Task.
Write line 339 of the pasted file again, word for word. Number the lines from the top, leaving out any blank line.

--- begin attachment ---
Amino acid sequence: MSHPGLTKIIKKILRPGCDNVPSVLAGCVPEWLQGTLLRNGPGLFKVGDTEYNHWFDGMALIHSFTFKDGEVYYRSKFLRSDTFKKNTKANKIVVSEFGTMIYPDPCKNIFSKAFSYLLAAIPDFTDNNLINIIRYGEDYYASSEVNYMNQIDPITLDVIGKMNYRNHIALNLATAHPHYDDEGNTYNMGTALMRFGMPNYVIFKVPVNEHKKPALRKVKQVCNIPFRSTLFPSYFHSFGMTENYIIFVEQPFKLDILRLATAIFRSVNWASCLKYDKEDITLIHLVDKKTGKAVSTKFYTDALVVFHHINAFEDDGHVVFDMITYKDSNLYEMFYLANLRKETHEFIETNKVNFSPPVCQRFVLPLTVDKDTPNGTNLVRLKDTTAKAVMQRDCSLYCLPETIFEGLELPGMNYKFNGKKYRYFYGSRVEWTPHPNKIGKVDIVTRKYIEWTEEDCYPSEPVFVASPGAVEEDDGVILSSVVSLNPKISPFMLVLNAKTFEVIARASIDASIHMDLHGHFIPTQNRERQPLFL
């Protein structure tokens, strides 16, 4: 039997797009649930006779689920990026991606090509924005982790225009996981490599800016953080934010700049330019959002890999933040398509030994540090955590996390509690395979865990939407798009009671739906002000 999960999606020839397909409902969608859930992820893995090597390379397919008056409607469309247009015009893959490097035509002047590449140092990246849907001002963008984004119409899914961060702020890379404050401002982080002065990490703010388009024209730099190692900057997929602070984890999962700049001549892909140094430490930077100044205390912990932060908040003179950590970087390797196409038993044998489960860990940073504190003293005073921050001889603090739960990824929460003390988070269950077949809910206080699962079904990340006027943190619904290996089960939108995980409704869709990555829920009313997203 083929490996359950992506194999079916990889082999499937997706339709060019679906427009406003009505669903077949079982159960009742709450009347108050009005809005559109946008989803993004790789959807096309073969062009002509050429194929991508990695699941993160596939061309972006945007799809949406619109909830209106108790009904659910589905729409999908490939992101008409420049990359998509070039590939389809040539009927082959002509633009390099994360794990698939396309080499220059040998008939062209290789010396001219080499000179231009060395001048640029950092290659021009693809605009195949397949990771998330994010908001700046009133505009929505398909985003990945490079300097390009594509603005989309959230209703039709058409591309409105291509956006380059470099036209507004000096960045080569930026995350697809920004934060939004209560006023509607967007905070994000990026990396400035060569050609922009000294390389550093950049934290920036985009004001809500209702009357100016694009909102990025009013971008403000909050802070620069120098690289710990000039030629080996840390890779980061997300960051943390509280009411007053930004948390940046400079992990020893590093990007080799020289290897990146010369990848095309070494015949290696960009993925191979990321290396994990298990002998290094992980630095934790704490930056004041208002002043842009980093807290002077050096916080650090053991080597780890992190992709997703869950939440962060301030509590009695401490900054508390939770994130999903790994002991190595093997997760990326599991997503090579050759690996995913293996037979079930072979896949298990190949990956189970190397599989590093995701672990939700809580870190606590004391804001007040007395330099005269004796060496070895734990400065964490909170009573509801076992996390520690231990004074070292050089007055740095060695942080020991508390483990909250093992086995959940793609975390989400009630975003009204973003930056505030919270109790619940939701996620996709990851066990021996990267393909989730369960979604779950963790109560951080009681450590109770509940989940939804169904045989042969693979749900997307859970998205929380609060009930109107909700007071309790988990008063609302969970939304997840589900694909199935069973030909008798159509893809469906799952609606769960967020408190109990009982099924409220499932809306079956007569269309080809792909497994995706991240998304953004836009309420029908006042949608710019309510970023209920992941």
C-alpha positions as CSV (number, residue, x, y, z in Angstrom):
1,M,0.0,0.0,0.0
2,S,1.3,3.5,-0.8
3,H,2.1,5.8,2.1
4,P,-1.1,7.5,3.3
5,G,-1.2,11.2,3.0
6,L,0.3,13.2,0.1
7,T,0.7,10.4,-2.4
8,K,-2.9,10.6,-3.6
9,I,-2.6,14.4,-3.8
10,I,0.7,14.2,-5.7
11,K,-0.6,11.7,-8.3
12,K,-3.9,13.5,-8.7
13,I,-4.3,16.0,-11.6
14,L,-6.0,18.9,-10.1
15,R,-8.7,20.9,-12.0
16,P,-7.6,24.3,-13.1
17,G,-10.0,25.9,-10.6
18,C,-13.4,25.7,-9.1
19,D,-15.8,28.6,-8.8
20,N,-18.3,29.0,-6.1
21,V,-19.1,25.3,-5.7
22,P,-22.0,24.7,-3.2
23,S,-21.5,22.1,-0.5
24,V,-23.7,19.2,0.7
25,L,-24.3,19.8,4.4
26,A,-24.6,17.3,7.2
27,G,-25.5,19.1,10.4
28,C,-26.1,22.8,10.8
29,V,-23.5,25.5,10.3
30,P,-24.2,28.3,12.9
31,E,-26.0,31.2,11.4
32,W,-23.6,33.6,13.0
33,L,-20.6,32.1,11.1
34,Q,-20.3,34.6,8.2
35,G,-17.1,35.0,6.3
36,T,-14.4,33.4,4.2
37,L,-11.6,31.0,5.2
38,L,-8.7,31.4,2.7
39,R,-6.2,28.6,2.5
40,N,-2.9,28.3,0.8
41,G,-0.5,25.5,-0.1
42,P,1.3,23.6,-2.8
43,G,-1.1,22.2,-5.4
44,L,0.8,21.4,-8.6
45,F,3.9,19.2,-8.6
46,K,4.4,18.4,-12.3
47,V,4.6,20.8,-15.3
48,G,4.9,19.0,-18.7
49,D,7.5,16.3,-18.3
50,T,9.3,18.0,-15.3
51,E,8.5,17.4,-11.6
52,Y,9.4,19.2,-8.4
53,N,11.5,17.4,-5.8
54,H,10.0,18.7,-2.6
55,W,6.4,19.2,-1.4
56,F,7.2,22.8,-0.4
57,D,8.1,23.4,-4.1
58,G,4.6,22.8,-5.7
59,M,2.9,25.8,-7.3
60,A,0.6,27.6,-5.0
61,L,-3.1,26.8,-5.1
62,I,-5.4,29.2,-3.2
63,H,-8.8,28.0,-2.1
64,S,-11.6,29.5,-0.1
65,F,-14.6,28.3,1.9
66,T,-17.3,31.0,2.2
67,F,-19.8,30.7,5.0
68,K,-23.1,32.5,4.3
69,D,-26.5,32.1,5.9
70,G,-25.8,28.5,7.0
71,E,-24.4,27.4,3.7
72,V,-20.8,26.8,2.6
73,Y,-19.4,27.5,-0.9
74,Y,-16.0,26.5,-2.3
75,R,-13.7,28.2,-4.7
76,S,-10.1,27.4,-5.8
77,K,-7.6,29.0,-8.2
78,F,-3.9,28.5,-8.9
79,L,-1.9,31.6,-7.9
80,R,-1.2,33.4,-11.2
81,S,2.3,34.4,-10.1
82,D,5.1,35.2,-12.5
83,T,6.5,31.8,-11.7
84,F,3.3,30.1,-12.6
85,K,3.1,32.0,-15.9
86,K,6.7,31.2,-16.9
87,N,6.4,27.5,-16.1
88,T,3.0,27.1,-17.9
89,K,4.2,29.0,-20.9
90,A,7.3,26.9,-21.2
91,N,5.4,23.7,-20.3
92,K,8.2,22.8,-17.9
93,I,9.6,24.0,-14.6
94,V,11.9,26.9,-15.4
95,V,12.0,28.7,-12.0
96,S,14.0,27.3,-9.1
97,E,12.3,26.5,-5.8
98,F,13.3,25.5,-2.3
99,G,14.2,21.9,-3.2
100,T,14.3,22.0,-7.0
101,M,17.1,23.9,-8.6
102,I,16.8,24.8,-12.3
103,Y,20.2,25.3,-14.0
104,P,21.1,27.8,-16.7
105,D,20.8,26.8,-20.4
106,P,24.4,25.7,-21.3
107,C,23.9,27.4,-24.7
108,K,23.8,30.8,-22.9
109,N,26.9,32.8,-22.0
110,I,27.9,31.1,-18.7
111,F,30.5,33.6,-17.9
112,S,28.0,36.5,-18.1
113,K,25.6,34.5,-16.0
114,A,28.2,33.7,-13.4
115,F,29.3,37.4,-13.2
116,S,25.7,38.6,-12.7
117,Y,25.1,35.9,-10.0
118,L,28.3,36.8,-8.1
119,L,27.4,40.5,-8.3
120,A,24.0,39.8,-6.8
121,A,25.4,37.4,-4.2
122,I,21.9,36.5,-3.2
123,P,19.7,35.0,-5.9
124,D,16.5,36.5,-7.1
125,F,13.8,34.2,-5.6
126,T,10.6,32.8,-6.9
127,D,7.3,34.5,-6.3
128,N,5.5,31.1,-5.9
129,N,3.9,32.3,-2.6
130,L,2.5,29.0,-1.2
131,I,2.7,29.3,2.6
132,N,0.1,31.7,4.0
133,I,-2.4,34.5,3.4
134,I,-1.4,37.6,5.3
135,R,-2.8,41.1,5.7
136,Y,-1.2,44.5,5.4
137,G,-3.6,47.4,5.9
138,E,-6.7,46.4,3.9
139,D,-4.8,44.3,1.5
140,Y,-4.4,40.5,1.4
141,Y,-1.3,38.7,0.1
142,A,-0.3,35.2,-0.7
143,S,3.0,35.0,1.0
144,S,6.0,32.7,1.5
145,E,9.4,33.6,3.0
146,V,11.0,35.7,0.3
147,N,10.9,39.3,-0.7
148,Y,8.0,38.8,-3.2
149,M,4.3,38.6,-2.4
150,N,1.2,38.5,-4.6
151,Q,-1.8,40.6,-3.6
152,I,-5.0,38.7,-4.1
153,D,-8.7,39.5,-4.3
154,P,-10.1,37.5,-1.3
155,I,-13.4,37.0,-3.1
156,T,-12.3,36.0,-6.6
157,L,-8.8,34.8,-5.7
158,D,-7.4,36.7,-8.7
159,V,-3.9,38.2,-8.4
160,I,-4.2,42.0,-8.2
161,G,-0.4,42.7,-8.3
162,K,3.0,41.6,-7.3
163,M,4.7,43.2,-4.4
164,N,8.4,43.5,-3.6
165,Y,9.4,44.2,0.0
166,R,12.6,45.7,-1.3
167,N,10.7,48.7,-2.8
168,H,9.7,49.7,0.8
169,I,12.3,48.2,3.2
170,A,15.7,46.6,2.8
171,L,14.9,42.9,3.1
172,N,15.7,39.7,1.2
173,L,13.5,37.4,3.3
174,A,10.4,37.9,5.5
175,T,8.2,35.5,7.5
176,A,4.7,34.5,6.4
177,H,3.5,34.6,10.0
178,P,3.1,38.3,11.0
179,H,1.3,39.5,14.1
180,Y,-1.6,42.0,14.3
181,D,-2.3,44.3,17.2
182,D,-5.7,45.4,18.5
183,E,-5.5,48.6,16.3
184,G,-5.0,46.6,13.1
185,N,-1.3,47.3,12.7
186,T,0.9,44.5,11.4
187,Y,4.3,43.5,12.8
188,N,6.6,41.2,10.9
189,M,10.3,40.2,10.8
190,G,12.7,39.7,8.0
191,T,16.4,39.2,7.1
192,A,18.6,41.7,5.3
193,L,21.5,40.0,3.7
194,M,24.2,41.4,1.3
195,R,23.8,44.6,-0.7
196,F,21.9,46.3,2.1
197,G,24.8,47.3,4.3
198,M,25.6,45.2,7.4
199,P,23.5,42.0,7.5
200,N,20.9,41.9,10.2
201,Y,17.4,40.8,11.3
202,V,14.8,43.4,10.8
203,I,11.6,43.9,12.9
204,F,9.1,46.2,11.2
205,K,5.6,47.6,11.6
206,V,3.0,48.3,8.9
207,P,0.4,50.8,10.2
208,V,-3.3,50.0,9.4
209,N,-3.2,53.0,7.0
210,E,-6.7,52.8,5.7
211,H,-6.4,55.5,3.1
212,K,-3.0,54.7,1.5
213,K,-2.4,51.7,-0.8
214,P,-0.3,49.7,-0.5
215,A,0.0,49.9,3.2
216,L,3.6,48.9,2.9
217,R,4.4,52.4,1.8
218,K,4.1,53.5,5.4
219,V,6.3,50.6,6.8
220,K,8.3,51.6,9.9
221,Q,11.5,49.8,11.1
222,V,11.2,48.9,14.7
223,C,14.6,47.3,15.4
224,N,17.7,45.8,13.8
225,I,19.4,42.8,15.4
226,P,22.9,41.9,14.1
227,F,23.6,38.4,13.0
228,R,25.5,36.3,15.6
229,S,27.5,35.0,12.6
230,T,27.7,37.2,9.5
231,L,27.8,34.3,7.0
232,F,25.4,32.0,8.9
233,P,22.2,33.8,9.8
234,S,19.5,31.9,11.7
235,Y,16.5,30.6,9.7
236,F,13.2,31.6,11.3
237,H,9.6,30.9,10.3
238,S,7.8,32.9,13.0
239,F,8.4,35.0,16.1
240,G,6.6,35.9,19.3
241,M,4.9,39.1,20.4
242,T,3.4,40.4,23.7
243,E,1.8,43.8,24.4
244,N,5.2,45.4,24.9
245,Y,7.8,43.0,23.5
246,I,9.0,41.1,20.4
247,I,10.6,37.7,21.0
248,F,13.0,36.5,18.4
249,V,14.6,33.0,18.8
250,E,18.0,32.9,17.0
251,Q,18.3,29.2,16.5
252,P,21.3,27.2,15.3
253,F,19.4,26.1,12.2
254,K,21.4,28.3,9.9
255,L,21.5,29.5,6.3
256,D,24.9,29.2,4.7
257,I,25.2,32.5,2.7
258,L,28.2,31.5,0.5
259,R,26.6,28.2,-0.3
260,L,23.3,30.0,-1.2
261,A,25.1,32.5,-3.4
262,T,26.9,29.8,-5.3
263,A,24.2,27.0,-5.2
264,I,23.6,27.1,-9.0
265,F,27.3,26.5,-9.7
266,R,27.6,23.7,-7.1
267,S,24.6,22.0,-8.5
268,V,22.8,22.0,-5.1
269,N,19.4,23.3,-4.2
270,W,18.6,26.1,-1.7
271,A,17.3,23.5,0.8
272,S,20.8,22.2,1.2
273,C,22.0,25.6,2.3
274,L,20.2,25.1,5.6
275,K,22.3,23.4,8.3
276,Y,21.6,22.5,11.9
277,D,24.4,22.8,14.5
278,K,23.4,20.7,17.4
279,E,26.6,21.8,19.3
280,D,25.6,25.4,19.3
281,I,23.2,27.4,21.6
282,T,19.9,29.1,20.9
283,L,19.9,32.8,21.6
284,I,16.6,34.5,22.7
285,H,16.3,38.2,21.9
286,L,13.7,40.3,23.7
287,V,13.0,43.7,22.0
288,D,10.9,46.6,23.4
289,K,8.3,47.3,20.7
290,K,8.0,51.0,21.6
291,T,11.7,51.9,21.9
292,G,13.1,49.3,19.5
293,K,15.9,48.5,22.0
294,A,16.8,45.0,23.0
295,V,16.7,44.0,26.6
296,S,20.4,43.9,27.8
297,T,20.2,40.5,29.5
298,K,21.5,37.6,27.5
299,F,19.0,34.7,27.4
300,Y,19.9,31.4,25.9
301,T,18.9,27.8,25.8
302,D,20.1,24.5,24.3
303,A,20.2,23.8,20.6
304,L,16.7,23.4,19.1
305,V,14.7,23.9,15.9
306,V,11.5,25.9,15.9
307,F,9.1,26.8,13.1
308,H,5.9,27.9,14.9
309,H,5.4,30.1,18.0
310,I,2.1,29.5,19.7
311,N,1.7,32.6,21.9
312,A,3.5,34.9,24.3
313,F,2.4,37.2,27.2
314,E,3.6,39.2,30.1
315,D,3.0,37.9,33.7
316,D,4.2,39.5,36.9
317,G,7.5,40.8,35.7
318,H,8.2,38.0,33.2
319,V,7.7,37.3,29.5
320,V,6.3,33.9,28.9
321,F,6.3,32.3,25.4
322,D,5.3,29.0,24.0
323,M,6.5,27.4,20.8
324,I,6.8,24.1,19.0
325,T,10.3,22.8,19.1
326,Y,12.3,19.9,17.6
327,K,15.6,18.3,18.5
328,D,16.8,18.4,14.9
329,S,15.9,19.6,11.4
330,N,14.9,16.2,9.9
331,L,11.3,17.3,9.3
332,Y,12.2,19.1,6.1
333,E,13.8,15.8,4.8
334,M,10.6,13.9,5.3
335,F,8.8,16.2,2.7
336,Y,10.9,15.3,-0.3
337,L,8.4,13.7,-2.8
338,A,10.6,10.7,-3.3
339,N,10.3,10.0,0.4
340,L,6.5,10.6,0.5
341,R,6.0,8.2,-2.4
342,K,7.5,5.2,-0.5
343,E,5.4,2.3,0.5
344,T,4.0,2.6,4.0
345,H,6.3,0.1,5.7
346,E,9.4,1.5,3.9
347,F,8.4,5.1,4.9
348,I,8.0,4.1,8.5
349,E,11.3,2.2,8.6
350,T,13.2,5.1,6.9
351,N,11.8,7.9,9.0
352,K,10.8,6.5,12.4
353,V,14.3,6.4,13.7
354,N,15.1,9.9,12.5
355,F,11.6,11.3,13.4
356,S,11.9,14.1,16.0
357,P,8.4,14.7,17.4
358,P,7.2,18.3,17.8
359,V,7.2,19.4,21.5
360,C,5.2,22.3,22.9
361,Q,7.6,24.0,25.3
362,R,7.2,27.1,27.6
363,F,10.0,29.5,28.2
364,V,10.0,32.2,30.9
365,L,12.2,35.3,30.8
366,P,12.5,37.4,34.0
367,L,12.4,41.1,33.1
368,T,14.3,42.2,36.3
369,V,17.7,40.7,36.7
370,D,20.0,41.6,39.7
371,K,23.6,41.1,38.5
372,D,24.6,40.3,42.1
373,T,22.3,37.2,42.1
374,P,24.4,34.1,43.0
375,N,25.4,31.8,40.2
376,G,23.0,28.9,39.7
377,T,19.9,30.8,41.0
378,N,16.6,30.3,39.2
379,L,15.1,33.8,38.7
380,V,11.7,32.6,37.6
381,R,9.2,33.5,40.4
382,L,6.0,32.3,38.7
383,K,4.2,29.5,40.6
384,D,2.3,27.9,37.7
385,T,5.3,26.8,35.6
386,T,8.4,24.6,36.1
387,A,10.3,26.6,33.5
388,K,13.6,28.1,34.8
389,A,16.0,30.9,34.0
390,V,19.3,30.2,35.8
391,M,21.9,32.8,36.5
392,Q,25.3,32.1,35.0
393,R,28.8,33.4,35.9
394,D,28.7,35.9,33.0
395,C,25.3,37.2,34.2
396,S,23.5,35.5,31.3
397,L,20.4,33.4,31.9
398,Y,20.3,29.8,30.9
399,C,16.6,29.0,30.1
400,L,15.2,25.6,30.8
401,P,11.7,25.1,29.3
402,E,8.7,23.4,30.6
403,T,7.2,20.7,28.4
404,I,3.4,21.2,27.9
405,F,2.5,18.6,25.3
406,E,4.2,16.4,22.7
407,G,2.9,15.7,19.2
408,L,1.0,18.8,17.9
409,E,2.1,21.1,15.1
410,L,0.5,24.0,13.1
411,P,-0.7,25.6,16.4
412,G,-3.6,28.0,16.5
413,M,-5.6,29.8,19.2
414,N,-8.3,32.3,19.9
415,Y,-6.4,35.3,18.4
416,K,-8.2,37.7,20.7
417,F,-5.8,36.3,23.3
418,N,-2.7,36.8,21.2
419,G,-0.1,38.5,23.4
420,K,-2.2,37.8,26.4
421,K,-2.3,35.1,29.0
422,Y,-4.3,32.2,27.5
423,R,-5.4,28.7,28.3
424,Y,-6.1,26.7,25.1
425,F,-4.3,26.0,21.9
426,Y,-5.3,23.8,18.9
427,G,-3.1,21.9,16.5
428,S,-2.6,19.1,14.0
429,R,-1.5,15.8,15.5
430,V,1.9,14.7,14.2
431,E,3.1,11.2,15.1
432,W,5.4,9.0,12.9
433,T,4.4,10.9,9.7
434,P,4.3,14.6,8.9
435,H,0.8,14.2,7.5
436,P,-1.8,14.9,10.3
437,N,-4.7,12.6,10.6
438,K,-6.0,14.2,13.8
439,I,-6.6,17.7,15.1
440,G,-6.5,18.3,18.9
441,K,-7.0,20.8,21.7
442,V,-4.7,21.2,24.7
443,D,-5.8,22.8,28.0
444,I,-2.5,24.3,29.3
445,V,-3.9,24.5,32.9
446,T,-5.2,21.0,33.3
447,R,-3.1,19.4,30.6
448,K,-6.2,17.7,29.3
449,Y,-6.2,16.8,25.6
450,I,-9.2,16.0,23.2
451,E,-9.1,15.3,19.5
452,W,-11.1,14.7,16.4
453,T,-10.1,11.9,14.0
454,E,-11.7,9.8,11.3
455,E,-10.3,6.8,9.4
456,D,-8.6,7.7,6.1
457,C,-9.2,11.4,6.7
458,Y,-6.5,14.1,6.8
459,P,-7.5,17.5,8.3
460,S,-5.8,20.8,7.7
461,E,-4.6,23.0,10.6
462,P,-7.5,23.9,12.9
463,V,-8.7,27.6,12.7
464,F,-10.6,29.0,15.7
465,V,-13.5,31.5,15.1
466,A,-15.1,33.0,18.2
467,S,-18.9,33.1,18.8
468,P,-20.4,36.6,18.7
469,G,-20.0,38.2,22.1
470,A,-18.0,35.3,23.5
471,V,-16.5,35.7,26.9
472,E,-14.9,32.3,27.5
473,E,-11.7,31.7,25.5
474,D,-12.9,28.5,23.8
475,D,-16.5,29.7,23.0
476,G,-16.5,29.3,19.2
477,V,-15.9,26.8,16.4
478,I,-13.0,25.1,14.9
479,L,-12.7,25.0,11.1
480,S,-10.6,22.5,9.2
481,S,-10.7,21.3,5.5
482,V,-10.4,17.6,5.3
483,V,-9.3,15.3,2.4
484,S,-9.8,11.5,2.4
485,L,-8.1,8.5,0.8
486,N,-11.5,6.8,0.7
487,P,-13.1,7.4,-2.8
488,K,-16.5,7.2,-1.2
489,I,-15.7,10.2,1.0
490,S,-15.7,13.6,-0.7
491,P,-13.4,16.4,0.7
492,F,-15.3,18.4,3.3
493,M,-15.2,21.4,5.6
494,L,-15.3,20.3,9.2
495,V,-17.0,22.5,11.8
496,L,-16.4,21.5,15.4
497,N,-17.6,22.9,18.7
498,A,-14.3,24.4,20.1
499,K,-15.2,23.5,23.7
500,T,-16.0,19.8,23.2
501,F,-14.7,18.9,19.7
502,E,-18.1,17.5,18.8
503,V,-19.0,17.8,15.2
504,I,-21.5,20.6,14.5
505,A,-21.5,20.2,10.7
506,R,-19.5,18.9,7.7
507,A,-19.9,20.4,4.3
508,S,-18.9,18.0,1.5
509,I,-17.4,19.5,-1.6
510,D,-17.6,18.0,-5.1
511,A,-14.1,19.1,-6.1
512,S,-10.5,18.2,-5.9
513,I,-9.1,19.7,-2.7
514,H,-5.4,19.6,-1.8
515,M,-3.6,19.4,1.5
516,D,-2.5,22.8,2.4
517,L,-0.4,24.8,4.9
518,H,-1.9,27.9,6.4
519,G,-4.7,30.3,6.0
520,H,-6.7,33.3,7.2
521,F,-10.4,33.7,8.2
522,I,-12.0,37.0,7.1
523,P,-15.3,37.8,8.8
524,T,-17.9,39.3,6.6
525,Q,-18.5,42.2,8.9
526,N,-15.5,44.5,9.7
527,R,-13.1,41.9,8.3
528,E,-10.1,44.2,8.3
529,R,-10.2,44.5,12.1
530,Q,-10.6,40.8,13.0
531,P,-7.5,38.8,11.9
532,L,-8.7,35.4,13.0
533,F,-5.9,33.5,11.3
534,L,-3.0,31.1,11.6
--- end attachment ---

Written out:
336,Y,10.9,15.3,-0.3